I know a few photographers who choose to concentrate only on the artistic components within the frame and let the camera handle the rest. They reject my approach and ignore the mechanical, electronic, chip oriented functionality, like they do (most likely) with their computers and smart phones. Just not their thing.

These photographers are more interested in how the image strikes them emotionally.  Wildlife photography is more about the challenge to create rather than working through exposure conundrums in their head.

Camera automation is their key to artistic vision and therefore they don’t often cross the line into the technical. Manual Mode is a layer they don’t want or need. The practicality of learning how cameras work is superfluous to achieving the end game. Why bother when you can instantaneously see your image on the LCD screen? If it doesn’t work…move on and try something else.

Photo of Northern Flicker
Northern Flicker. Taken near
Lake MI a few years ago.
A Better View of the Backside
of this Beautiful Woodpecker.

Different Paths

Very different methods, motivations and interpretations lead photographers onto divergent paths. Every photographer has to decide how much she will let the camera do the thinking…..how much she will detach from the techno to accomplish her vision.

One thing bird photographers have in common. Birds come and go so fast. Often there’s only time to lift the lens and press the shutter (assuming you’ve got the camera setup on the tripod). There’s not much time to think it through right before taking the shot, artistically or technically.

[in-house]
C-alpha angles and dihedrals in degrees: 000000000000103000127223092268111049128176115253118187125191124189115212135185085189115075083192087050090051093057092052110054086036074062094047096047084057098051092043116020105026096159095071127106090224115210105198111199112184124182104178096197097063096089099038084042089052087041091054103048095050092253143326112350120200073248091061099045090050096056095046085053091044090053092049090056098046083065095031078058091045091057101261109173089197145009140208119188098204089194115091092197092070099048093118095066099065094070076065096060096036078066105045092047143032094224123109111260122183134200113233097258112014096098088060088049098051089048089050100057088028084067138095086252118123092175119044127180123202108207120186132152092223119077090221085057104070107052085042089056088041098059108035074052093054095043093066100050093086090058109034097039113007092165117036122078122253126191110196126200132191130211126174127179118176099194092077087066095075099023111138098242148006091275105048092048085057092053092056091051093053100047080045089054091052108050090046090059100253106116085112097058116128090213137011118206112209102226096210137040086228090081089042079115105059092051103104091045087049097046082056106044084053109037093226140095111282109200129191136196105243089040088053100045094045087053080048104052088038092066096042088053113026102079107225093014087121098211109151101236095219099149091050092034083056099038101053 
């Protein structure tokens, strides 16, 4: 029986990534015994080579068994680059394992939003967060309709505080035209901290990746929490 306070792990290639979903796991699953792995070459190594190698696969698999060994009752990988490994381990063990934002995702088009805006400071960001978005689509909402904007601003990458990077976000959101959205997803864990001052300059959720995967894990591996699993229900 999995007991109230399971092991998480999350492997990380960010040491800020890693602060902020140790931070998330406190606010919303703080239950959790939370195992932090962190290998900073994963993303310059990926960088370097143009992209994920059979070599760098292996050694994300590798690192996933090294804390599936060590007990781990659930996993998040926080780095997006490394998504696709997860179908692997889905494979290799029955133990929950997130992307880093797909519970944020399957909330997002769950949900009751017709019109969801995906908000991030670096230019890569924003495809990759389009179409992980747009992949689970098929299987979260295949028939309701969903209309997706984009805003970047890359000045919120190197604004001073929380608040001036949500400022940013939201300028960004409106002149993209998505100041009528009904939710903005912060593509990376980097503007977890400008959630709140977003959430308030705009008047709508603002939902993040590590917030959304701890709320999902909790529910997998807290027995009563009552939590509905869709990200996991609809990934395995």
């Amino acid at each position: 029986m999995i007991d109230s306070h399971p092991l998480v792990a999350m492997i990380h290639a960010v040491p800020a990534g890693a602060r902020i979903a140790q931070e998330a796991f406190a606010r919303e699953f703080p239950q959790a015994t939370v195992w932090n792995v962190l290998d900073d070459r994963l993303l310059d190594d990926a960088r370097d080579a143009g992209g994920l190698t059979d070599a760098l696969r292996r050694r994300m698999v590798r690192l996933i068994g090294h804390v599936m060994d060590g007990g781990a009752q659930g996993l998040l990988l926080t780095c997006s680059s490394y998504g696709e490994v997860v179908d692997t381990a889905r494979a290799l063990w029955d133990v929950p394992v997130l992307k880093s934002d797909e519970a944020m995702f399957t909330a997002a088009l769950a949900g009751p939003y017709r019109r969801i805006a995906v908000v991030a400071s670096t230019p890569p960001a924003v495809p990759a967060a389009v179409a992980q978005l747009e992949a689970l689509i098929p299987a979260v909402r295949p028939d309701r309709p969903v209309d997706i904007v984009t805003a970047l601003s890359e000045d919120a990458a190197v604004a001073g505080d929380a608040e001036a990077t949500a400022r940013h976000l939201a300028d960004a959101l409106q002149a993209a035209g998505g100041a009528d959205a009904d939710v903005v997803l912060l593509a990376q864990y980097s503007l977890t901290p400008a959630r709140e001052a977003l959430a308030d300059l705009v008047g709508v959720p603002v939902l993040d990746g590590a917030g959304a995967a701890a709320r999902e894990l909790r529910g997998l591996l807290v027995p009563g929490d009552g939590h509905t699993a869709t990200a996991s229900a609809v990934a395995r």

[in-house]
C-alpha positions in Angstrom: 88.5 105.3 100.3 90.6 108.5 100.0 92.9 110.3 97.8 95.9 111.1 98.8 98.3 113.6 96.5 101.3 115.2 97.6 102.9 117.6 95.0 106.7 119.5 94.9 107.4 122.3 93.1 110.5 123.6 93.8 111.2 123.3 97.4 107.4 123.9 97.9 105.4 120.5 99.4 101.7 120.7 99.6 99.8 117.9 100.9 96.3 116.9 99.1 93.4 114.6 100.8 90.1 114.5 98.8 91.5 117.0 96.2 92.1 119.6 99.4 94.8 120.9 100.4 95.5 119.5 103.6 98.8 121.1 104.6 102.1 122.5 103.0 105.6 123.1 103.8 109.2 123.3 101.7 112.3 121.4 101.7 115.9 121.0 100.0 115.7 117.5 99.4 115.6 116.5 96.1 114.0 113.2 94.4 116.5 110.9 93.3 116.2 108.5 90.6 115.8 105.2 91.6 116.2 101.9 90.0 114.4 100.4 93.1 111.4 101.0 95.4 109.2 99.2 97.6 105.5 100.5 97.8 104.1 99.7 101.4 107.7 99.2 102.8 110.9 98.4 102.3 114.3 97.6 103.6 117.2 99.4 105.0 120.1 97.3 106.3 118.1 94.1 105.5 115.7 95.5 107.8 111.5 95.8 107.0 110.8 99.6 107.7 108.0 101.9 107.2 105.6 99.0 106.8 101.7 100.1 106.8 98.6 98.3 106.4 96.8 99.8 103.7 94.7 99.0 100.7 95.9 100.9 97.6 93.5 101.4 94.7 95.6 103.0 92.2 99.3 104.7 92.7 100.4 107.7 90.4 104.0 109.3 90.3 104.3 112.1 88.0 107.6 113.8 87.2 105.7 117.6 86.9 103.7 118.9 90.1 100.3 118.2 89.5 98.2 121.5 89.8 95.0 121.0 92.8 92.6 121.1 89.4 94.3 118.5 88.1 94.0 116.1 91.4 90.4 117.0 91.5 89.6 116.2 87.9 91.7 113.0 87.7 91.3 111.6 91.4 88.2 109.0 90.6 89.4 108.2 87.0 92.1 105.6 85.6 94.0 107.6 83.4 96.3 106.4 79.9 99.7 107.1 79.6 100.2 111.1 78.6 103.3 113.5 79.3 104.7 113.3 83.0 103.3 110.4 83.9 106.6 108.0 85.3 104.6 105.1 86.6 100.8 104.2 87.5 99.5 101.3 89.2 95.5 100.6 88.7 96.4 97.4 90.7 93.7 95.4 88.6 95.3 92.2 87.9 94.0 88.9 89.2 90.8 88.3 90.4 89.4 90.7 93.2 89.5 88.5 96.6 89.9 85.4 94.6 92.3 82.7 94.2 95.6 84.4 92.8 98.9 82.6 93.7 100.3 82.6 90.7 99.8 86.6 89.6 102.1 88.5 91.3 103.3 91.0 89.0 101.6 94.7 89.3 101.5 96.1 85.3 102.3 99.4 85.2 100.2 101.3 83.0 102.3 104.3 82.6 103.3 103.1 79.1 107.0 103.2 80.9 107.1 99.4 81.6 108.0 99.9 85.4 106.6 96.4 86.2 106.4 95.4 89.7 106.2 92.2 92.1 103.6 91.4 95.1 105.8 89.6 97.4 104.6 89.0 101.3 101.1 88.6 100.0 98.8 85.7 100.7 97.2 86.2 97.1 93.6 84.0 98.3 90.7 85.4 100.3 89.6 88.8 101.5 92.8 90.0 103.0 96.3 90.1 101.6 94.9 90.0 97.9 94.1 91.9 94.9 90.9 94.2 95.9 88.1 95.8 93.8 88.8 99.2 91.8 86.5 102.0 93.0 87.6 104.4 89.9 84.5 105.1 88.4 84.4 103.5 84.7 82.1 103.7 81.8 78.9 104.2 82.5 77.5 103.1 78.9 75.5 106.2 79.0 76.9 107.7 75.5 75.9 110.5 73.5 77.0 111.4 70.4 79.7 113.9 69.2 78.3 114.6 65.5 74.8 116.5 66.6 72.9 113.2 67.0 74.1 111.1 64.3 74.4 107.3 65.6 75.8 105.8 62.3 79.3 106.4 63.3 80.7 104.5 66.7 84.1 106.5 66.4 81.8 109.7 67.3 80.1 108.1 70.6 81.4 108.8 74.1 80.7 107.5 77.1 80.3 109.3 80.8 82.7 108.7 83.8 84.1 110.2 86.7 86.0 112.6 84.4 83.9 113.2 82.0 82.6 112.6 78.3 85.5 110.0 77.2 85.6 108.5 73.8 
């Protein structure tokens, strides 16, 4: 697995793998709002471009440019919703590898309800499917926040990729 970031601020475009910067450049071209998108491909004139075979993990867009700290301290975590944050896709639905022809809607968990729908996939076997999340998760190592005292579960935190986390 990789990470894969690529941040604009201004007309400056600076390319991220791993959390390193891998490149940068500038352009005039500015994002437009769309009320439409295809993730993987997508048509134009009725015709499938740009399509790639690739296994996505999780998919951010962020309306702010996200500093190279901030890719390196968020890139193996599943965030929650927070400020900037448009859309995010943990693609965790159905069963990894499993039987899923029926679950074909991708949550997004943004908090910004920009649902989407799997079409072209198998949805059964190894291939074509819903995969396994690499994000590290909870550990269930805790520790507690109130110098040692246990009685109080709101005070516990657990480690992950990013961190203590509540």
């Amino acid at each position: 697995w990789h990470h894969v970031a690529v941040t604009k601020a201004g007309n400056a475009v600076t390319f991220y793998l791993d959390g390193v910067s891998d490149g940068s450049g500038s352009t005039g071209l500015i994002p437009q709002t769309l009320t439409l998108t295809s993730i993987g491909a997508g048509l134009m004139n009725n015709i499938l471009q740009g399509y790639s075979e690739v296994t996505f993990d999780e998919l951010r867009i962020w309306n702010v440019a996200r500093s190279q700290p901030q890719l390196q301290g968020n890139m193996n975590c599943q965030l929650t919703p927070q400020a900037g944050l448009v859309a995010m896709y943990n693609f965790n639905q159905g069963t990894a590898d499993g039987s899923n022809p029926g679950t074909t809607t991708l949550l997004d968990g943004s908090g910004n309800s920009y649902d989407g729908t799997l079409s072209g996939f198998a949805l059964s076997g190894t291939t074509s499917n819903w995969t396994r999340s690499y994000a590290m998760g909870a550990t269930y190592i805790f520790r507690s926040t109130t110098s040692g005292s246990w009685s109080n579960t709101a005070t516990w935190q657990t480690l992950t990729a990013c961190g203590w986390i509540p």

So…..To bird lovers and photographers everywhere, whatever your philosophy and however you use the tools of the trade, Best Wishes and Merry Christmas!

 

 

 

 

 

 

 

 

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Photographing the Northern Parula Warbler and Thoughts About Canon’s New Flagship Camera

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Photographing the Northern Parula Warbler

This migrating Northern Parula Warbler posed for me for only a minute… but it was long enough capture the details of his striking array of pattern and color. Ample fill light from the flash accented his delicate profile, white eye crescents and the sunshine on his breast. An enticing bokeh complemented his beauty.

I am enchanted by his shape, colors and form, features I did not notice when I photographed this species in the Fall of 2015.

Photo of Northern Parula Warbler
Northern Parula Warbler
ISO400; f/9; 1/250 Second

I attribute the stellar quality of these images to a very cooperative bird, the wrap around fill light provided by telephoto flash extender, an isolated perch with no foliage distractions, and my new camera; the Canon 1 D X Mark II.